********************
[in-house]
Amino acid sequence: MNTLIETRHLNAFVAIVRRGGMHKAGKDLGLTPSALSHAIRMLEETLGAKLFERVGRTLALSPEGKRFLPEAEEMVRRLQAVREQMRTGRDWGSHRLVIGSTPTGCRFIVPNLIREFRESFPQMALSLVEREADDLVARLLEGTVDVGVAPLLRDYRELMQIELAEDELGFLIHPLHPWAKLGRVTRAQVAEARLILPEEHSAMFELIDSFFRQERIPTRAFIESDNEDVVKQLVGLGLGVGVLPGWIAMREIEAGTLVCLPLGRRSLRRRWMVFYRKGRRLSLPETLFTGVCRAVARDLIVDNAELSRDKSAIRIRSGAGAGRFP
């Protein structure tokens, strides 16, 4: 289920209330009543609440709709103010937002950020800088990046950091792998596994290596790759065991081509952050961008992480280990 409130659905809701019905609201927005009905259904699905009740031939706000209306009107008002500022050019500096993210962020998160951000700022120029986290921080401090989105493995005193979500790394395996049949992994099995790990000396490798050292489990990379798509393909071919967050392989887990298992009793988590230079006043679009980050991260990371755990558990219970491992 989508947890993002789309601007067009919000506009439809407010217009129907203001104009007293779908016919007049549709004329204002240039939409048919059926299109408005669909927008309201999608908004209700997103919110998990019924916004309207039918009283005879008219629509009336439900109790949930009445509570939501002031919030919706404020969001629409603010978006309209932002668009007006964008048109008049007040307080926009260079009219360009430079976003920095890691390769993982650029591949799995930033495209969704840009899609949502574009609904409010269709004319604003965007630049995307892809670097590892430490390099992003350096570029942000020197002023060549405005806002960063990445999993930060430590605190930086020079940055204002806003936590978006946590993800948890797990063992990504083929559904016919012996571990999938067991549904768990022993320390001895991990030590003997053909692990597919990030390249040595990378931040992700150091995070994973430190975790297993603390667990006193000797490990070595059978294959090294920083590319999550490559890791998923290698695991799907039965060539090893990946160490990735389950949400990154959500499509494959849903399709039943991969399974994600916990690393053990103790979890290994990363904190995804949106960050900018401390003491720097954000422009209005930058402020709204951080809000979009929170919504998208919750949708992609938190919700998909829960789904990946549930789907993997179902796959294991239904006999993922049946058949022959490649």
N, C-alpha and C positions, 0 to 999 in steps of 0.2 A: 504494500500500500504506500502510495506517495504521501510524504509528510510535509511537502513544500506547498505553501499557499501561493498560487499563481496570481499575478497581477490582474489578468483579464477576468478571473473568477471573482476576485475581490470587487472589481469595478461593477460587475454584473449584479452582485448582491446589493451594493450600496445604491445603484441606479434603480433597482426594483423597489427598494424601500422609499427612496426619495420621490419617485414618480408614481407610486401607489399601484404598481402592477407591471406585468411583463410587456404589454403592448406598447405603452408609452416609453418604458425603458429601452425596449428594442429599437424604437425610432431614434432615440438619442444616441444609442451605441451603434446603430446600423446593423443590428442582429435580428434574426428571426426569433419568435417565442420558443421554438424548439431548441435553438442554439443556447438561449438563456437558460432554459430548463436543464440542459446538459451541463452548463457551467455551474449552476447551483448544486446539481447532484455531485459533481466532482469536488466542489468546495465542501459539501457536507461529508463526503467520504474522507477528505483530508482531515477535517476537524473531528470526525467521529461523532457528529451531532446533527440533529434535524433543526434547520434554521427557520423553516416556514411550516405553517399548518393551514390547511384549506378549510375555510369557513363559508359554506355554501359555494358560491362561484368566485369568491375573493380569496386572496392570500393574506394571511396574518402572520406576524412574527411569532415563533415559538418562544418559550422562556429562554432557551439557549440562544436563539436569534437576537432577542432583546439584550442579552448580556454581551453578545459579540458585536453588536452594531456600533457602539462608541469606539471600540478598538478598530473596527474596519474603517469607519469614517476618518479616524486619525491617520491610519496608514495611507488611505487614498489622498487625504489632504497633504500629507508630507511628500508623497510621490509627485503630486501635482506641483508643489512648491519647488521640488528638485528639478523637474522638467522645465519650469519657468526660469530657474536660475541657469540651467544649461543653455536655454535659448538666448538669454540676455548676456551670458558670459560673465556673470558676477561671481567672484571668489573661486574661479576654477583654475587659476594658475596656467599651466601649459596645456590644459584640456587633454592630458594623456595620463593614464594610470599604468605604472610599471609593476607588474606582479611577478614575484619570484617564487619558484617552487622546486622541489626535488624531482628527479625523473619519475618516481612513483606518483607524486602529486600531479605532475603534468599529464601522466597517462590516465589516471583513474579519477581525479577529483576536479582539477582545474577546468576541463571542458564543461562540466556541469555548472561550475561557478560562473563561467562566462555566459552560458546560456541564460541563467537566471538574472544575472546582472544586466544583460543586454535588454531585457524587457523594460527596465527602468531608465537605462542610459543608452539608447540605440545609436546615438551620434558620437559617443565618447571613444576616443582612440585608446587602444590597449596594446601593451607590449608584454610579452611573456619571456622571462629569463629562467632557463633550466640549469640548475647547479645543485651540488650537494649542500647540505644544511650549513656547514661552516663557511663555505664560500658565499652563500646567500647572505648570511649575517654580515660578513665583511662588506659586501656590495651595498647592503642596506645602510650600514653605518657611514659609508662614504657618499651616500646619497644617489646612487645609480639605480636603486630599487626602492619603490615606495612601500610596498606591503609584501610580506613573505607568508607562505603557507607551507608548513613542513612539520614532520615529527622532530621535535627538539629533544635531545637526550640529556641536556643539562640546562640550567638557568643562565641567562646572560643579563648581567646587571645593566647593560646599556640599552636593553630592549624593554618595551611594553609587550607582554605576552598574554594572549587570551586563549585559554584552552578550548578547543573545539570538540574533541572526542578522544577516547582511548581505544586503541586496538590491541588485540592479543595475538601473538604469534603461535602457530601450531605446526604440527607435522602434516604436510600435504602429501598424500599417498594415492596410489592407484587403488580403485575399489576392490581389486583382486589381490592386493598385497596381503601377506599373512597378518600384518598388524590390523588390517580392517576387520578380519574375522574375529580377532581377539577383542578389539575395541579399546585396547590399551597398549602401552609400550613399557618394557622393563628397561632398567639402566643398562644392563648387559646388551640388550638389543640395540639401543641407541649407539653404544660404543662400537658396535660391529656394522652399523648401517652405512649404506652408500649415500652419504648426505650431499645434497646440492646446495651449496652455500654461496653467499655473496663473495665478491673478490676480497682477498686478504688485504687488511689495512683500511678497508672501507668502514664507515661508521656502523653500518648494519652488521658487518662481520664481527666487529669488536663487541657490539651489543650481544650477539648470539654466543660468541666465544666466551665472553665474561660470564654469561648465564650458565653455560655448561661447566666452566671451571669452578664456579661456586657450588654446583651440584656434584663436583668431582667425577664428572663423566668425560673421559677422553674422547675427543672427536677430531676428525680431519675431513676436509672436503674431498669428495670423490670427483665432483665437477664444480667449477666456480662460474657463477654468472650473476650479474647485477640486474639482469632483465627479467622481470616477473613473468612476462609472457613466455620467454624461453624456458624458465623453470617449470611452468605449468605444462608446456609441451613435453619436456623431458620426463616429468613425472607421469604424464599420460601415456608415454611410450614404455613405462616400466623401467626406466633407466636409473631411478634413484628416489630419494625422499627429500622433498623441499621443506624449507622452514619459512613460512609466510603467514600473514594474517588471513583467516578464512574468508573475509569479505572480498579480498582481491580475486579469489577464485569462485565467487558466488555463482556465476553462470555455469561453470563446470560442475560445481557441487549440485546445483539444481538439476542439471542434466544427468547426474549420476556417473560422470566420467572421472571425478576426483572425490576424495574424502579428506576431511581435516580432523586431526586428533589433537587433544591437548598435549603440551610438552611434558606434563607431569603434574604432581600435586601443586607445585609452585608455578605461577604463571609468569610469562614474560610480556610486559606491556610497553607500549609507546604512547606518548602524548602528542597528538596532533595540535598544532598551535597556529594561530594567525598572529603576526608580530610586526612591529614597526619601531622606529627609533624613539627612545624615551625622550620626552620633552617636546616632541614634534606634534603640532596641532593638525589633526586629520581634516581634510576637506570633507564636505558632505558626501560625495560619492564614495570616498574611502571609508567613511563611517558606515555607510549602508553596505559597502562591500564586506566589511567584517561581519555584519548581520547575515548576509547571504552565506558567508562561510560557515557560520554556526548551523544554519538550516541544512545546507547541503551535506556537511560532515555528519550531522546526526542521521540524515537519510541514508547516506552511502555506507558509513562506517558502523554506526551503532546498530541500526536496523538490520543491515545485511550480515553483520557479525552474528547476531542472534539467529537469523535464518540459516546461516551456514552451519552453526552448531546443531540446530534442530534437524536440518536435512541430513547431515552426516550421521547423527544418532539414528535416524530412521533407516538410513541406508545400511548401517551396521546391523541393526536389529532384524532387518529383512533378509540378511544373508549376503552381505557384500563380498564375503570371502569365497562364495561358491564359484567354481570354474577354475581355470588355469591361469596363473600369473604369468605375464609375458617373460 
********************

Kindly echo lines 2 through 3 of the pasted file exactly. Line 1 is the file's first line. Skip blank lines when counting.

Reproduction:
Amino acid sequence: MNTLIETRHLNAFVAIVRRGGMHKAGKDLGLTPSALSHAIRMLEETLGAKLFERVGRTLALSPEGKRFLPEAEEMVRRLQAVREQMRTGRDWGSHRLVIGSTPTGCRFIVPNLIREFRESFPQMALSLVEREADDLVARLLEGTVDVGVAPLLRDYRELMQIELAEDELGFLIHPLHPWAKLGRVTRAQVAEARLILPEEHSAMFELIDSFFRQERIPTRAFIESDNEDVVKQLVGLGLGVGVLPGWIAMREIEAGTLVCLPLGRRSLRRRWMVFYRKGRRLSLPETLFTGVCRAVARDLIVDNAELSRDKSAIRIRSGAGAGRFP
């Protein structure tokens, strides 16, 4: 289920209330009543609440709709103010937002950020800088990046950091792998596994290596790759065991081509952050961008992480280990 409130659905809701019905609201927005009905259904699905009740031939706000209306009107008002500022050019500096993210962020998160951000700022120029986290921080401090989105493995005193979500790394395996049949992994099995790990000396490798050292489990990379798509393909071919967050392989887990298992009793988590230079006043679009980050991260990371755990558990219970491992 989508947890993002789309601007067009919000506009439809407010217009129907203001104009007293779908016919007049549709004329204002240039939409048919059926299109408005669909927008309201999608908004209700997103919110998990019924916004309207039918009283005879008219629509009336439900109790949930009445509570939501002031919030919706404020969001629409603010978006309209932002668009007006964008048109008049007040307080926009260079009219360009430079976003920095890691390769993982650029591949799995930033495209969704840009899609949502574009609904409010269709004319604003965007630049995307892809670097590892430490390099992003350096570029942000020197002023060549405005806002960063990445999993930060430590605190930086020079940055204002806003936590978006946590993800948890797990063992990504083929559904016919012996571990999938067991549904768990022993320390001895991990030590003997053909692990597919990030390249040595990378931040992700150091995070994973430190975790297993603390667990006193000797490990070595059978294959090294920083590319999550490559890791998923290698695991799907039965060539090893990946160490990735389950949400990154959500499509494959849903399709039943991969399974994600916990690393053990103790979890290994990363904190995804949106960050900018401390003491720097954000422009209005930058402020709204951080809000979009929170919504998208919750949708992609938190919700998909829960789904990946549930789907993997179902796959294991239904006999993922049946058949022959490649």